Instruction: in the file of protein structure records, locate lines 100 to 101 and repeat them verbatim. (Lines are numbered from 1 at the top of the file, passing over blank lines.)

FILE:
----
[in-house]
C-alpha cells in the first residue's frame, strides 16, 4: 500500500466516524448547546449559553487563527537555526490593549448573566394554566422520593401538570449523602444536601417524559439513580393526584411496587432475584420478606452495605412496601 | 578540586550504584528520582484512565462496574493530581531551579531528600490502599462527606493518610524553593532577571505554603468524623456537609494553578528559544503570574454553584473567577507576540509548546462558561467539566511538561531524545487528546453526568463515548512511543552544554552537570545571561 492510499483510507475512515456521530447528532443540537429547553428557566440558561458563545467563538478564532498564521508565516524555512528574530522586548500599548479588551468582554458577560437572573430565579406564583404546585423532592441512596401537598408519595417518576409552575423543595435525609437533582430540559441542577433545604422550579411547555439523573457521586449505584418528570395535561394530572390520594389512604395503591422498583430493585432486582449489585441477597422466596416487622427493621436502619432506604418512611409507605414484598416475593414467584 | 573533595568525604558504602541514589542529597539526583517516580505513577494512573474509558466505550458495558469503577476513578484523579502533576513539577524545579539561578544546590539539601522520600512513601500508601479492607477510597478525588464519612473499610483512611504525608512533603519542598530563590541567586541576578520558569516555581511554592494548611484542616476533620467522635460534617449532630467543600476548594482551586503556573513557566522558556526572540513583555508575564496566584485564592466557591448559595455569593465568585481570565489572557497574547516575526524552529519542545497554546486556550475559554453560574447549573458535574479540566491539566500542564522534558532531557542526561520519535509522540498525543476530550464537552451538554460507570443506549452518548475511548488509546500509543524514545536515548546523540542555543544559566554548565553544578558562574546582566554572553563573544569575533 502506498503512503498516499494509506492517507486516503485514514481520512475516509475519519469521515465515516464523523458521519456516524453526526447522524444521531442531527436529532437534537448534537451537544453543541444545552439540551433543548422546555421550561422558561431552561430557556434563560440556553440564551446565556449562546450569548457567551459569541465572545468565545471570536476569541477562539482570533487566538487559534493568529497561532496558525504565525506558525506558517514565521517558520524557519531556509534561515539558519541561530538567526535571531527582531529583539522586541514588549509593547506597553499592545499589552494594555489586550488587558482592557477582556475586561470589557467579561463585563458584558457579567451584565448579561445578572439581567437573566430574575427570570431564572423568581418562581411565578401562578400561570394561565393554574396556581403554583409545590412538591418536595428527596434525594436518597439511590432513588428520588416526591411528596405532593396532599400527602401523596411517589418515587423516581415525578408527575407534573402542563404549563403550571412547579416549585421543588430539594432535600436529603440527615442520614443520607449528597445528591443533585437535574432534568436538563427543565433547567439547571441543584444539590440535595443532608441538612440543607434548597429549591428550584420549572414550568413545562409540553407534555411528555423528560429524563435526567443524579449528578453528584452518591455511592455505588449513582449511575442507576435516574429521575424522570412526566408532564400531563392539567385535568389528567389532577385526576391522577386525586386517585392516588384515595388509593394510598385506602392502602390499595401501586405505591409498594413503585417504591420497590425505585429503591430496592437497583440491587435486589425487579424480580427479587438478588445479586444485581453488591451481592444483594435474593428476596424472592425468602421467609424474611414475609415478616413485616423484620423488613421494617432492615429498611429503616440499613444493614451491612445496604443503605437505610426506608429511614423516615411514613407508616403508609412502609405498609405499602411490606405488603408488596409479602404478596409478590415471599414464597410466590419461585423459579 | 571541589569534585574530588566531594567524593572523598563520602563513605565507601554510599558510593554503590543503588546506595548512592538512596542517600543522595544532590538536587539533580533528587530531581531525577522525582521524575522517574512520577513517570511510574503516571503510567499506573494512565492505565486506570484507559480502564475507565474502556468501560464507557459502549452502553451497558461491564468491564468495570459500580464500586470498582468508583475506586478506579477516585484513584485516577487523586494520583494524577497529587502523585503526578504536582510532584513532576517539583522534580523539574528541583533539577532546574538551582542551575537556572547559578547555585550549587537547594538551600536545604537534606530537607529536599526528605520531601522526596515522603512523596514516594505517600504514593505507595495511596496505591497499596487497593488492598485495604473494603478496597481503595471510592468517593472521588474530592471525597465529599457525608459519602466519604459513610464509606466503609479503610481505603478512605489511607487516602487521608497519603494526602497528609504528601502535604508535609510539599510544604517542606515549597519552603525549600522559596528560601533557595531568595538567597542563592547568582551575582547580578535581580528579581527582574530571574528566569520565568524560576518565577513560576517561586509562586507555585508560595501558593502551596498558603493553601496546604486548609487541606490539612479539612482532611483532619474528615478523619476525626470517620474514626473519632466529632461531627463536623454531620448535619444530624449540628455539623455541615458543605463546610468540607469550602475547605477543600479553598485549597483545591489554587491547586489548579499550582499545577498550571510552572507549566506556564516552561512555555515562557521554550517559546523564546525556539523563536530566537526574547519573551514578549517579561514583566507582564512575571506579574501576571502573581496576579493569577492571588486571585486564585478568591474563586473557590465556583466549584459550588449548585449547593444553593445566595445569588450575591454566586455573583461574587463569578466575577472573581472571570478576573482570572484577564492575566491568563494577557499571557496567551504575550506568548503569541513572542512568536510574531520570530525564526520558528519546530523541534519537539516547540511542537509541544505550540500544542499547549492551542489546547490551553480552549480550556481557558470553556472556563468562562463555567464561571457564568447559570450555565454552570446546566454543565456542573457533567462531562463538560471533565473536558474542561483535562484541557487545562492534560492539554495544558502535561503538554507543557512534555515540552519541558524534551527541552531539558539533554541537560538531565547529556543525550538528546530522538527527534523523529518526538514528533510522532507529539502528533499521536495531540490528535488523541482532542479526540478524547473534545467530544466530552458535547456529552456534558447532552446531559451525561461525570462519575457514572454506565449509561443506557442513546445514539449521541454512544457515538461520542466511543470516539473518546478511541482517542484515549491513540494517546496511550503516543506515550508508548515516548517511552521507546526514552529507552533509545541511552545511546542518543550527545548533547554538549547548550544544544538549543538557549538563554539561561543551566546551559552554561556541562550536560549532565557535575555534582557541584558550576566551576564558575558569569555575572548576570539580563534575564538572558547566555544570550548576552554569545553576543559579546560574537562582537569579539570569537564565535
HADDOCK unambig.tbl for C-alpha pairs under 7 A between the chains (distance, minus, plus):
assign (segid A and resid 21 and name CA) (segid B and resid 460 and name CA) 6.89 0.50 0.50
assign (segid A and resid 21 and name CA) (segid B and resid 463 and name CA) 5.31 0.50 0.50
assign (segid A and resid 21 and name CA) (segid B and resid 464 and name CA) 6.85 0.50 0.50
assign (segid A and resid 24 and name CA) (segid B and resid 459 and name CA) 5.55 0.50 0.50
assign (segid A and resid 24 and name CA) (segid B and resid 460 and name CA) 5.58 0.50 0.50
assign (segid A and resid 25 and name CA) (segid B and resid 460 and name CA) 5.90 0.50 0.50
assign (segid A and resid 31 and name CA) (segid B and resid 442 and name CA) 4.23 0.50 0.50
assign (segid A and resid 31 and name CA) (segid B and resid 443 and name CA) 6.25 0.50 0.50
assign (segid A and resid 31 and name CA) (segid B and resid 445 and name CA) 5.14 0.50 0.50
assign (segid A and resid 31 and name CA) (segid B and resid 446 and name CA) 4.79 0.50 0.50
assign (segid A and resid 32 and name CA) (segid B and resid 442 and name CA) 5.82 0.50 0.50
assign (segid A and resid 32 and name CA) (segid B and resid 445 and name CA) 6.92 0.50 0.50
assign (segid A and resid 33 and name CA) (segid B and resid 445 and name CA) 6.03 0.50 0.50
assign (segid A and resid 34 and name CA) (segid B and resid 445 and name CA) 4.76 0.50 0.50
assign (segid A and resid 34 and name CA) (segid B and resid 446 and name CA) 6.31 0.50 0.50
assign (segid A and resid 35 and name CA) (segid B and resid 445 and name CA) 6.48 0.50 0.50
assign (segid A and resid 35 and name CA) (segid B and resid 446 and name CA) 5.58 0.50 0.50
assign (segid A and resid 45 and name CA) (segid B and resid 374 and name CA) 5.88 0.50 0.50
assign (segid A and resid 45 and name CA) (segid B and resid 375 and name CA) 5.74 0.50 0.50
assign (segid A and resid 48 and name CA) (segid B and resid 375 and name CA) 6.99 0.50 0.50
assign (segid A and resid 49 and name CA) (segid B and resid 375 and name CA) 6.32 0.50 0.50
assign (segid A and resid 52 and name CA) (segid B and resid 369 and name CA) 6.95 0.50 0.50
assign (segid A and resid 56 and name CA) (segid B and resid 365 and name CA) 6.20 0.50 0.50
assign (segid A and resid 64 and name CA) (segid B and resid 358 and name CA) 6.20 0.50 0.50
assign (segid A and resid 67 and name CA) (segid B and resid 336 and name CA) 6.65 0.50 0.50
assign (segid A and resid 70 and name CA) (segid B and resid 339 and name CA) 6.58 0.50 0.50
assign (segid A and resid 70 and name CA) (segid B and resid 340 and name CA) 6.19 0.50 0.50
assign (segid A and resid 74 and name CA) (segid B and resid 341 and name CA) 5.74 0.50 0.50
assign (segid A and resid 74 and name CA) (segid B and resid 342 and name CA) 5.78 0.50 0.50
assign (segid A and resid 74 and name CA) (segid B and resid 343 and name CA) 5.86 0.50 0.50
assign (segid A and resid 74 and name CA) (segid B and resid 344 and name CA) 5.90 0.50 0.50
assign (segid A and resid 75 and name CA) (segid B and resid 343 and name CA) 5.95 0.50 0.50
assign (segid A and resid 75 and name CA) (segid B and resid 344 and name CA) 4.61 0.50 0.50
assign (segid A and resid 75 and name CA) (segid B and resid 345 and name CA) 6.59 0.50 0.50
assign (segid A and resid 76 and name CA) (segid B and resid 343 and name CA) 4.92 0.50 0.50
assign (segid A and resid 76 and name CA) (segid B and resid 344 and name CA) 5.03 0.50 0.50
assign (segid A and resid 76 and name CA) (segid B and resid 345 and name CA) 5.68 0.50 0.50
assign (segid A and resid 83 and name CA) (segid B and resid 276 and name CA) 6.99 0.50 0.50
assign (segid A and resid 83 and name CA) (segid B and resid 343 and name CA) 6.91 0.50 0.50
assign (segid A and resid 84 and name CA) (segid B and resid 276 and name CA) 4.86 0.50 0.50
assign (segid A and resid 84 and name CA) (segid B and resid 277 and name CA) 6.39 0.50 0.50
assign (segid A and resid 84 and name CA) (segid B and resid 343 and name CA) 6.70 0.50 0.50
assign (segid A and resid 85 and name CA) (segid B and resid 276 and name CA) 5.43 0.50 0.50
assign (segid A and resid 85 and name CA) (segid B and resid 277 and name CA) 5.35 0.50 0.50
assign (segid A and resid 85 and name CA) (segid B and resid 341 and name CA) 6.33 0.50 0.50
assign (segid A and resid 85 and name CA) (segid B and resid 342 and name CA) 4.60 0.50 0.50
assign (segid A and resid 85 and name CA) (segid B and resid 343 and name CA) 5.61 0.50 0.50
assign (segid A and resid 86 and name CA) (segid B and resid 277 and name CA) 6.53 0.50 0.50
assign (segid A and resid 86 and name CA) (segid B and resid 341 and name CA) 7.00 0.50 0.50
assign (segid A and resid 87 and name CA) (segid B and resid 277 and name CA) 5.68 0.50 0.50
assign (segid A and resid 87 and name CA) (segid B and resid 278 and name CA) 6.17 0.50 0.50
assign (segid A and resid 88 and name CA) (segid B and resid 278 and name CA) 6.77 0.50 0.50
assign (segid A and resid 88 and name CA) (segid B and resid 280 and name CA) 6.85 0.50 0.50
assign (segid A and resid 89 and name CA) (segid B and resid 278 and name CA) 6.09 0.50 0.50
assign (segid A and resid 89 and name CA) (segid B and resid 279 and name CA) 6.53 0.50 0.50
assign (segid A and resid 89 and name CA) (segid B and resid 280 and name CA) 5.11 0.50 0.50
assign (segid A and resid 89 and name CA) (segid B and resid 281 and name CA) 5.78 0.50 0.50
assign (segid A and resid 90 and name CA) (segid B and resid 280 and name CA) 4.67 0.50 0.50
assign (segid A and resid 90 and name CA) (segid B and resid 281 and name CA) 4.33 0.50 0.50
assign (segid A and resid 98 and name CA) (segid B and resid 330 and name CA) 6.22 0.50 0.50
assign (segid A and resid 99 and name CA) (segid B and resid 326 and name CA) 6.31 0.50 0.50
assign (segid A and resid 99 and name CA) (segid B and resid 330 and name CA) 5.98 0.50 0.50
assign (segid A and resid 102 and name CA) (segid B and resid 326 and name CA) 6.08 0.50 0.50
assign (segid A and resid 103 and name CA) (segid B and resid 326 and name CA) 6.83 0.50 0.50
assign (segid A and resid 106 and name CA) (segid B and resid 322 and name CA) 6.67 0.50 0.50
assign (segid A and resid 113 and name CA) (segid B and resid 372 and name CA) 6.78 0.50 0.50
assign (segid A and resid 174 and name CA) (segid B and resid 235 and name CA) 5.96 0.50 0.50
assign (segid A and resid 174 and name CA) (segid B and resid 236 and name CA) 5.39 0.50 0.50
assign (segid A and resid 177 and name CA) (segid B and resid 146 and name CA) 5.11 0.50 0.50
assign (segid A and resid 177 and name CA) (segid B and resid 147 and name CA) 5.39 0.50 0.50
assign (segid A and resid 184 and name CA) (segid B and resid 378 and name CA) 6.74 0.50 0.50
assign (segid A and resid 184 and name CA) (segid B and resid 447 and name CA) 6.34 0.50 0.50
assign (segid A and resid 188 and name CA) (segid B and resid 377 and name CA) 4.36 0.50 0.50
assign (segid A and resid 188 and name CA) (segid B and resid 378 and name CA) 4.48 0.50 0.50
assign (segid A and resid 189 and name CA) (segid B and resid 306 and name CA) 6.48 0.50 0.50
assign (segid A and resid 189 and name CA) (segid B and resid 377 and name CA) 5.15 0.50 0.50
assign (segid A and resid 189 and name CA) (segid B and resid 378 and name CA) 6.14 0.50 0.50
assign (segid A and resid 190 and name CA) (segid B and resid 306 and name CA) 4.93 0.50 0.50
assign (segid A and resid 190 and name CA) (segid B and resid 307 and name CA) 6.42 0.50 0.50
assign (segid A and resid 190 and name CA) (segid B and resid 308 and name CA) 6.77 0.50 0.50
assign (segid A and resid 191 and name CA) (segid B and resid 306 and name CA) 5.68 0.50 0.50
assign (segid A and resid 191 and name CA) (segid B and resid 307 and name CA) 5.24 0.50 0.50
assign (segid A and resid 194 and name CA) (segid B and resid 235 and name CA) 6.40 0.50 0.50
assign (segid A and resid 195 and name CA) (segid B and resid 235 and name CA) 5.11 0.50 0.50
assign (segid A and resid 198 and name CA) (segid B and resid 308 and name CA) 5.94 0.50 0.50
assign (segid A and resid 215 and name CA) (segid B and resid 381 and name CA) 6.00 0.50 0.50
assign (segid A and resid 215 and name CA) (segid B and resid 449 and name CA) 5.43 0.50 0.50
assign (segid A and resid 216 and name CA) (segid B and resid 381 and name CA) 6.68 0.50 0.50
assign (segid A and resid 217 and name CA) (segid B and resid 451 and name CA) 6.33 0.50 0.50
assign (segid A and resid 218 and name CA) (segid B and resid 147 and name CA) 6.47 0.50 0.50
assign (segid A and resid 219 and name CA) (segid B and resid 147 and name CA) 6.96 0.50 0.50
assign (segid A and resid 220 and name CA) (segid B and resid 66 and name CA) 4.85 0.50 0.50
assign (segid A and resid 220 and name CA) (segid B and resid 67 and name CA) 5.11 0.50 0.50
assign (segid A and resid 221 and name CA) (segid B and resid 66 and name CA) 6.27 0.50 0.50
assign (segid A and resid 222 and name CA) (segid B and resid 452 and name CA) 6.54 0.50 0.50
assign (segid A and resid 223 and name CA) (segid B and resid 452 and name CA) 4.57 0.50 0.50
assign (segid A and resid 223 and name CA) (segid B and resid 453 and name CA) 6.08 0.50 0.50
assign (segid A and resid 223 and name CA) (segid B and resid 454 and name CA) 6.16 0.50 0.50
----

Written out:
assign (segid A and resid 223 and name CA) (segid B and resid 453 and name CA) 6.08 0.50 0.50
assign (segid A and resid 223 and name CA) (segid B and resid 454 and name CA) 6.16 0.50 0.50